"I would dig around the apartment and find these cassettes of beautiful pop/folk tunes that he had done years earlier. He always did work in so many genres at once. He would cross some of them over with each other. He was always in search of the dance music secret....ie., creating the new sound, but not mimicking what was already done. He also would get himself lost in the realm of the solo cello and vocal material as well. One of the things I like about Arthur's songs is that you really do have to listen to some of the poetry of the lyrics. It can be so simple, but I often sense a gentle, seizing of a moment in time in them as well. An example of this is in the song "Arm Around You", (not yet released) the song begins and continues with an oft repeated phrase: "I'm sad and I can't talk about it/All alone and right next to you....."Got to put my arm around you....just once.....I'm really ready...." along with more various lyrics throughout the song that eventually lead up to this one simple statement: "Got to put my arm around you.....I'll touch the other side of your face." What a tender, simple, gesture...."I'll touch the other side of your face."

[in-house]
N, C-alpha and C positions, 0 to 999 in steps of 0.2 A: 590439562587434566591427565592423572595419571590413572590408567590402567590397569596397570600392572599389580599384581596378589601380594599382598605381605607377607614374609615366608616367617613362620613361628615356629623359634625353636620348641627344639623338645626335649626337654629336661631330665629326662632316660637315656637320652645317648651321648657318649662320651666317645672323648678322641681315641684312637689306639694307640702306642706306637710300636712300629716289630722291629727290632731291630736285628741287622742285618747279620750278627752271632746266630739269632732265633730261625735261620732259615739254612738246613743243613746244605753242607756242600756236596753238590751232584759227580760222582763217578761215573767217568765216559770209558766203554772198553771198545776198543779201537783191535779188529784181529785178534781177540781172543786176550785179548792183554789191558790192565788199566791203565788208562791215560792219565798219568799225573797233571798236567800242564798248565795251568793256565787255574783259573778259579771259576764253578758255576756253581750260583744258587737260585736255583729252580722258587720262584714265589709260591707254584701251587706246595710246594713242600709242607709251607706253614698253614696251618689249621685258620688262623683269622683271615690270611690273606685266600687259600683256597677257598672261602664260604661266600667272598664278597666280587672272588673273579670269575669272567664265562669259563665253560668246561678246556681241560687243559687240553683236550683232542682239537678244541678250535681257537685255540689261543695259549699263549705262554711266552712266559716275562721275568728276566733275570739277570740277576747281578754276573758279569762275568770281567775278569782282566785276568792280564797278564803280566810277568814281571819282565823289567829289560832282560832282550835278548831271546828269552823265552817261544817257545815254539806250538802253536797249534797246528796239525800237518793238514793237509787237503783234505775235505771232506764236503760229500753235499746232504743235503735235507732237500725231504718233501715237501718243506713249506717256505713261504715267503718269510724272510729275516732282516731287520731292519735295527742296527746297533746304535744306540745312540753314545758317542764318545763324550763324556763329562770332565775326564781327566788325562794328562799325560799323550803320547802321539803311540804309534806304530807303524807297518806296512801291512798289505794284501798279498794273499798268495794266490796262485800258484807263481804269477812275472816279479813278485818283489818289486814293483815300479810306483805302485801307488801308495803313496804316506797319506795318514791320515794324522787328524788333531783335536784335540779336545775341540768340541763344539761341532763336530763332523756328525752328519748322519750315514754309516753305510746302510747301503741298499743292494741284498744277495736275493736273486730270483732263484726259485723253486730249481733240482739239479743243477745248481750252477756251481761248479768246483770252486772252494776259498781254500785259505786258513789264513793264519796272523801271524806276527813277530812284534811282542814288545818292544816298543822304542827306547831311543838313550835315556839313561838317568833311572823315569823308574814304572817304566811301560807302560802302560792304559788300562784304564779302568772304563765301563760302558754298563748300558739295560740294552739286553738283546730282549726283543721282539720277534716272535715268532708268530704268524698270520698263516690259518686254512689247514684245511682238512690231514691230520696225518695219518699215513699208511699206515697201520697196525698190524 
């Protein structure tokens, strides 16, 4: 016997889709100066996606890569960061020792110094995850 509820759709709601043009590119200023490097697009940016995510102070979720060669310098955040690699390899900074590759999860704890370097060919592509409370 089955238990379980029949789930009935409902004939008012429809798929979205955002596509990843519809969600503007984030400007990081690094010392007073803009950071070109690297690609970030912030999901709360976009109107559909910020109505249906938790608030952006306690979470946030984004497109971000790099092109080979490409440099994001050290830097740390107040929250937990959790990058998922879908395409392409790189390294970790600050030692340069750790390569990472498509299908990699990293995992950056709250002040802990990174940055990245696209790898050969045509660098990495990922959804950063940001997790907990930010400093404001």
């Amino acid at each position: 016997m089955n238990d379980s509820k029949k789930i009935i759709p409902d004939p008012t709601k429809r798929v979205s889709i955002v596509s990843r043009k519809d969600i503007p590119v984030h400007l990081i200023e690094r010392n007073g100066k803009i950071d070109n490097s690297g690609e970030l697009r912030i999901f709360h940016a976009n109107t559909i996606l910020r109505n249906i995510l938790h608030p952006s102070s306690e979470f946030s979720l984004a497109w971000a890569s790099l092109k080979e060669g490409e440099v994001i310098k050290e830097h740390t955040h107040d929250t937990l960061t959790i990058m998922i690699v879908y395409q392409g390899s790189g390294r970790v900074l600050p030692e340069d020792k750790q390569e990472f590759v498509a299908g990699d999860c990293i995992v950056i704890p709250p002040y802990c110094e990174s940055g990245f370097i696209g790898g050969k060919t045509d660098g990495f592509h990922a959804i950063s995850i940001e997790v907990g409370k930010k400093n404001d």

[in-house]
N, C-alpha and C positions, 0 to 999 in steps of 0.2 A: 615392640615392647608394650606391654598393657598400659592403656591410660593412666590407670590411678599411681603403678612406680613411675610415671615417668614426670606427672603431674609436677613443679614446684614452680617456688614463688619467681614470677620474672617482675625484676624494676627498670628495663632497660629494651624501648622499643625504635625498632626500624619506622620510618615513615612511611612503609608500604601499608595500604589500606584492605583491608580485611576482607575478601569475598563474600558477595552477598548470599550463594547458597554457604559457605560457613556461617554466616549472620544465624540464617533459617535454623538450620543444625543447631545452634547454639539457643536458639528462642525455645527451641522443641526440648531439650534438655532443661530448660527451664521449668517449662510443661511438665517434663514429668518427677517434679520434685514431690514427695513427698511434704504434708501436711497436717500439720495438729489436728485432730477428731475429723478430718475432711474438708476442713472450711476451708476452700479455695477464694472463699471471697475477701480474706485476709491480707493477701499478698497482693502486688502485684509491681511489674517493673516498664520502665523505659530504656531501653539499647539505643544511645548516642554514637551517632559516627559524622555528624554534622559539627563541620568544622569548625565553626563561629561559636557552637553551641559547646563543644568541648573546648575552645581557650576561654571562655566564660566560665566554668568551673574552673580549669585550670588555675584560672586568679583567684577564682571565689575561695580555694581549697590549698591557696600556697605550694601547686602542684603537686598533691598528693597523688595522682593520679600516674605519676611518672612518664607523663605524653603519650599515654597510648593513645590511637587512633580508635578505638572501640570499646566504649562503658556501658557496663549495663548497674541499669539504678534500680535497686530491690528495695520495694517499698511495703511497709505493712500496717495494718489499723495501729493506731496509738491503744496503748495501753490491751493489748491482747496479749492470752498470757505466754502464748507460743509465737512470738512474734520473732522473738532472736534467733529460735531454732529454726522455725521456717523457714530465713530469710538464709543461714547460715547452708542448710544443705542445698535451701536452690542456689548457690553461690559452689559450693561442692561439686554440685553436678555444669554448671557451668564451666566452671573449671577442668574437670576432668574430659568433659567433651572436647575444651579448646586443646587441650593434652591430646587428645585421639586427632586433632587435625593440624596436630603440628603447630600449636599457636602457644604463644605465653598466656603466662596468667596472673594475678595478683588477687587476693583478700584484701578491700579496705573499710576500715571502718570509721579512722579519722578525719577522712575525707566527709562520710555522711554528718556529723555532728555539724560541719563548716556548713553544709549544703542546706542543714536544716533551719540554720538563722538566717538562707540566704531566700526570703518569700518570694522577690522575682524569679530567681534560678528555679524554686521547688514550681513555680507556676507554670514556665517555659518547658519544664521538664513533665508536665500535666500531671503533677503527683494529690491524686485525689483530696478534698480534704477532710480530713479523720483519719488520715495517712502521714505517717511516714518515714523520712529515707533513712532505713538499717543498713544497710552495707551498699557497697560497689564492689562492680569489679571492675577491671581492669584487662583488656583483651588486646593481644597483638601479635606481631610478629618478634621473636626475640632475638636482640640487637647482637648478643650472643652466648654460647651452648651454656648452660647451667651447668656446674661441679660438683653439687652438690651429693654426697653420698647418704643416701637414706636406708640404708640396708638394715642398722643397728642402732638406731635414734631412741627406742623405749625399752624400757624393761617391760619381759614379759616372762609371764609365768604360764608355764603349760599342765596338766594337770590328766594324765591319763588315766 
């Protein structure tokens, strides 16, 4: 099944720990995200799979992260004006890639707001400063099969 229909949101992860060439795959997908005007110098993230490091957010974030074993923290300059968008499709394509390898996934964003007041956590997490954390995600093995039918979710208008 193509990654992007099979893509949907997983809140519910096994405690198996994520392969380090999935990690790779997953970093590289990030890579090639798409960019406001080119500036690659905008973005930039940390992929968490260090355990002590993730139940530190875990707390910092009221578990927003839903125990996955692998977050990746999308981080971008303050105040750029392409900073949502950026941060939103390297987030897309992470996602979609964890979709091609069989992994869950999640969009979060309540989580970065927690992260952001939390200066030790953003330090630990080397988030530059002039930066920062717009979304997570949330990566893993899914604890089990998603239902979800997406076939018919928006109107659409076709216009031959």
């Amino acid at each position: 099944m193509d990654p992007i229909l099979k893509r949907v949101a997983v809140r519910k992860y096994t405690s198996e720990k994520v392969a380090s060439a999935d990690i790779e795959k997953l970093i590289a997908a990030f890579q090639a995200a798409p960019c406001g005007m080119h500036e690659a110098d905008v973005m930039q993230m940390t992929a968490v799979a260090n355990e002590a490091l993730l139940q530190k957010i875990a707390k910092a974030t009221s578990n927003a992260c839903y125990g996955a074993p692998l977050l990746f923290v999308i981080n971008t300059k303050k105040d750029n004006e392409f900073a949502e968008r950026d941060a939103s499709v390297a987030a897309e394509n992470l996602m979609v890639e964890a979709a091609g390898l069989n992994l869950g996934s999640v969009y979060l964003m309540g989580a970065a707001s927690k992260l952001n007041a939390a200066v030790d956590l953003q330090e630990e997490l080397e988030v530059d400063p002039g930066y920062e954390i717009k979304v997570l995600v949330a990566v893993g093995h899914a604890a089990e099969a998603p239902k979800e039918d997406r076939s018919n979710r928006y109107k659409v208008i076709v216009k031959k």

Steve D'Aquisto has similar feelings about Russell's songwriting ability. "It's really Zen, it's Buddhism you see. It was all about symbolism in the higher sense. ( Tell You Today) is one of the most beautiful songs I've ever heard. You could sing it over and over 1000 times and it'll never bore you and that was Arthur Russell. It was all these little tuneful messages that can be sung in any different number of ways but the meaning was always deep. Arthur Russell was Cole Porter and Bob Dylan and one of the great singers and writers of all times. The songs, if you listen to them now, they're as bright and as fresh as they were 20 years ago and that's what makes them so different. It's a depth of emotion, of feeling of love and warmth it's all these things."